Tycho Brahe is as famed for his 16th-century astronomical achievements accurately describing planetary motions as he is for his extraordinarily bizarre life. This Danish nobleman, just as an example, once lost his nose in a duel before getting it replaced by one made of brass.
His death in 1601 has, rather appropriately, been the subject of considerable controversy and debate too. The most popular theory was seemingly confirmed by exhumation tests in 2010, which suggested that he perished due to a burst bladder. Now, as recounted in a PLOS One study spotted by Forbes, his demise was perhaps instead influenced by a grim combination of obesity, alcoholism, fused bones, and diabetes.
The team’s paper – spearheaded by anthropologists at Durham University and the National Museum in Prague – recalls how the astronomer was only 54 when he died, following 11 days of sudden illness.
While attending a banquet at the Count of Rosenberg, “he had allegedly held his urine longer than was his habit due to etiquette,” they explain. Testimonies of colleagues and doctors at the time elucidate how strong pain led to bladder inflammation, a fever, delirium, and eventually – as the most popular account goes – a tiny, fatal explosion.
The team, wary of the vagueness of the historical testimonies of the moments leading up to this death, wanted to take another look. Conducting a paleopathological analysis on Brahe’s remains, they also reconstructed his diet; this was based on carbon and nitrogen isotopic analysis, which indicated what food he may have eaten, as well as an estimate of his relative body fat based on the form of part of his femur.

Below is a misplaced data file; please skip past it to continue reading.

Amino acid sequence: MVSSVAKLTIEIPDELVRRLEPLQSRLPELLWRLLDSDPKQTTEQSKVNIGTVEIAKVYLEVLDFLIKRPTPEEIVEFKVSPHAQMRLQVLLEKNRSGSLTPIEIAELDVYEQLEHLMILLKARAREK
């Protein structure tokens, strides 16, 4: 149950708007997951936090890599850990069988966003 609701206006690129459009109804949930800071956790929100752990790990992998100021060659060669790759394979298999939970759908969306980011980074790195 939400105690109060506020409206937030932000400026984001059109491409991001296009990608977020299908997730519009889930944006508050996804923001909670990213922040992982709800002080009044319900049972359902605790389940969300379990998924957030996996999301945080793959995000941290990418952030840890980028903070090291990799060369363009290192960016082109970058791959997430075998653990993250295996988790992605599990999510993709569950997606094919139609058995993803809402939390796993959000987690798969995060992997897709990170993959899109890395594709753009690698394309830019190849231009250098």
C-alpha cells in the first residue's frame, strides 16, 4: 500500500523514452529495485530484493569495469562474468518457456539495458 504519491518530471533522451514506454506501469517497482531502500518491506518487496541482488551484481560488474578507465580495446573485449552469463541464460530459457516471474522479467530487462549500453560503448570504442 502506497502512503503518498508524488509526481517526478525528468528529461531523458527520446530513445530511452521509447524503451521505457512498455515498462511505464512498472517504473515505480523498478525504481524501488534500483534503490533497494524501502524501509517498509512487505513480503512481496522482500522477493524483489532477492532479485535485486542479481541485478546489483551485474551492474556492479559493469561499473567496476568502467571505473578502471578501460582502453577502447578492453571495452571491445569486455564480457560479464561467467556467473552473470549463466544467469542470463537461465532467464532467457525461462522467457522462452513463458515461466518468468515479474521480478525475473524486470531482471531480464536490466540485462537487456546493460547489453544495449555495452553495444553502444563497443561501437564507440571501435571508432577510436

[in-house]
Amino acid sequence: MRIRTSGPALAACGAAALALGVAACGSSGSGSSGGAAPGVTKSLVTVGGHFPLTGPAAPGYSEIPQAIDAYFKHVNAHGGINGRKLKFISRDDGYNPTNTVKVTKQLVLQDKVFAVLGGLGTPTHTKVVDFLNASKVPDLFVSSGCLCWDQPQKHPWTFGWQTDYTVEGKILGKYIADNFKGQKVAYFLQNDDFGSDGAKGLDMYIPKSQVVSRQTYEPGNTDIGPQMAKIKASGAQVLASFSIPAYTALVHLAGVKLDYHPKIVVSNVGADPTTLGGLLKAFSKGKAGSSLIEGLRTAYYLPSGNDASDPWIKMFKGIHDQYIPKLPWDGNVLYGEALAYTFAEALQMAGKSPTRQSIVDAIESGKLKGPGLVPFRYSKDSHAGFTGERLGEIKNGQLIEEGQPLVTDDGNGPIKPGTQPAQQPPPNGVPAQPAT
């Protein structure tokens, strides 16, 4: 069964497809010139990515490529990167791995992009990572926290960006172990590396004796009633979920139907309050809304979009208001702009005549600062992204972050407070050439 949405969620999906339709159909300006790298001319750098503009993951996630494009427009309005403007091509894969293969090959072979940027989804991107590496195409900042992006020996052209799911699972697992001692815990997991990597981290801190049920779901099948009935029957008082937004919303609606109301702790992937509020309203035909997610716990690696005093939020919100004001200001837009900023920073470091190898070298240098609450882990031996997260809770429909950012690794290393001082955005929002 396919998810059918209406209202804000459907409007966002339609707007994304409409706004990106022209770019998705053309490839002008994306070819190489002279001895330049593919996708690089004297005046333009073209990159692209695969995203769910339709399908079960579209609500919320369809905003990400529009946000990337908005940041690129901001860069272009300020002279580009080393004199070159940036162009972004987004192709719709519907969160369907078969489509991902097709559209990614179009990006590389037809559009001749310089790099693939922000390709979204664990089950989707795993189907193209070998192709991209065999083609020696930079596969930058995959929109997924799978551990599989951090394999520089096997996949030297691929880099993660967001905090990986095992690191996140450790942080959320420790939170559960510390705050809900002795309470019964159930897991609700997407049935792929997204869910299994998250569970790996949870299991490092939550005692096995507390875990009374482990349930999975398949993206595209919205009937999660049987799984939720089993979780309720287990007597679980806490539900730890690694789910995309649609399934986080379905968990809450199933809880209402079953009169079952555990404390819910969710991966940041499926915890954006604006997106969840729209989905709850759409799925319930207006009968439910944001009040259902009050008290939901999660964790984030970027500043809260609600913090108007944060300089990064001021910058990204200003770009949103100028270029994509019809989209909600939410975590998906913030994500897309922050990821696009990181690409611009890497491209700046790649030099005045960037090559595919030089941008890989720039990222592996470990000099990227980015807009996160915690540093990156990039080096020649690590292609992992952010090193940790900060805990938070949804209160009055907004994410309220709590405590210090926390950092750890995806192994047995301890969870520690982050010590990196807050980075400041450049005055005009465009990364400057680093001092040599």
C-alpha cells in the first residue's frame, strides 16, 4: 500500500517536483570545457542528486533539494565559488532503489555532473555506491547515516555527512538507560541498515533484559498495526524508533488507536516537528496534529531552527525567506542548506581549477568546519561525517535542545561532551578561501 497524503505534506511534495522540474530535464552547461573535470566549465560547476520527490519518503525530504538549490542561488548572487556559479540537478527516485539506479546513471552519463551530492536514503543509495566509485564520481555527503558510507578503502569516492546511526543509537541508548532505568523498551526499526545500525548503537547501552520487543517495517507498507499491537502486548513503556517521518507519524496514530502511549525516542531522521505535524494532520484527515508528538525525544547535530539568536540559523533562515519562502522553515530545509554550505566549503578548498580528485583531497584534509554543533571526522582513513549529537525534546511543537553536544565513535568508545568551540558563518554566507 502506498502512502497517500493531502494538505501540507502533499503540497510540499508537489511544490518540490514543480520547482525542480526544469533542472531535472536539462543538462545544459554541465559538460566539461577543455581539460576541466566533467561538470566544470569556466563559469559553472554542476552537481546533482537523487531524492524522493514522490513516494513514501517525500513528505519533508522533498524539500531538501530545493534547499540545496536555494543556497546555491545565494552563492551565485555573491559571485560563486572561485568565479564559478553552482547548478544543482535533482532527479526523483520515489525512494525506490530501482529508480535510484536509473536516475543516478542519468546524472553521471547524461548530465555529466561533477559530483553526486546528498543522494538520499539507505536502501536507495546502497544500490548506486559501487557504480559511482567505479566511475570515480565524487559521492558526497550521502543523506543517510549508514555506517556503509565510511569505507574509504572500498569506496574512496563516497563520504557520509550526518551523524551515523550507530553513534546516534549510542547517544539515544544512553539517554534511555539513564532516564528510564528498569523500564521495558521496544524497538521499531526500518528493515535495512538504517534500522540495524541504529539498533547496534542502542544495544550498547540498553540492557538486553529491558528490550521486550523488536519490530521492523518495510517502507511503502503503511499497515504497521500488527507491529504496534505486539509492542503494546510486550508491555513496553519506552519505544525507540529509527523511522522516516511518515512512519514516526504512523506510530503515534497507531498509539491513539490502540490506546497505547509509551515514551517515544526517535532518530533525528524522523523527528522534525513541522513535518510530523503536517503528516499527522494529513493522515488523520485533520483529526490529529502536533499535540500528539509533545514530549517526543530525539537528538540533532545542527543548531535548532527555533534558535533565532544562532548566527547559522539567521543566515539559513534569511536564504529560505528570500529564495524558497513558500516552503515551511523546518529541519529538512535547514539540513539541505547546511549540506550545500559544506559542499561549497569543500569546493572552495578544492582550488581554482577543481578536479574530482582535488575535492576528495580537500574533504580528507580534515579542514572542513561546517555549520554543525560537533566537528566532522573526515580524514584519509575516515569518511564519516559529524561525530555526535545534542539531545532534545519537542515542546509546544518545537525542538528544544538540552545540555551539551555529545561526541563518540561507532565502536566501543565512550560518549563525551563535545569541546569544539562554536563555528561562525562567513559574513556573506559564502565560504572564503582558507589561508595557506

It appears that he ate far more meat and fish than your average Joe at the time, which made him clinically obese. He was also suffering from the painful fusion of several vertebrae, a condition known as diffuse idiopathic skeletal hyperostosis (DISH).
Historical literature analyses also suggested that the symptoms of his acute illness, including his delirium, coma, and the failure to urinate, were common in those suffering from hyperosmolar hyperglycemic state (HHS); this occurs in people with type 2 diabetes who are experiencing inexorably rising blood glucose levels. As noted by Diabetes UK, it’s potentially life-threatening.
At the same time, it appears that Brahe was too much of a fan of the tipsy juice, and may have been suffering from alcoholic ketoacidosis (AKA). This metabolic disturbance is fine if treated, but if not can lead to rapid death in those with a history of alcohol dependence.
Putting it altogether, the team explain that “although a definite and specific diagnosis cannot be established,” their study nonetheless “points to today’s civilization diseases often associated with DISH and metabolic syndrome as the possible cause of death of Tycho Brahe.”
It seems fitting that his death was as complex and extravagant as his quixotic life was. This was a man employed by both the Danish King (who gave him a private castle on an island) and, after a period of exile, the Holy Roman Emperor.
At one point, he employed a dwarf whom he thought had psychic abilities. He also once owned an elk, who apparently got so drunk while meeting a nobleman on Brahe’s behalf that he fell down the stairs and unceremoniously perished.
A somewhat conspiratorial theory suggested that he may have been suffering from mercury poisoning, whose symptoms mirror that of the illness leading up to his death. This was highly circumstantial at best, and exhumations revealed no worryingly elevated levels of mercury in his remains.
Perhaps strangest of all, though, was that these rumors first arose during William Shakespeare’s 1603 play Hamlet, said to potentially be inspired by Brahe’s life – and death.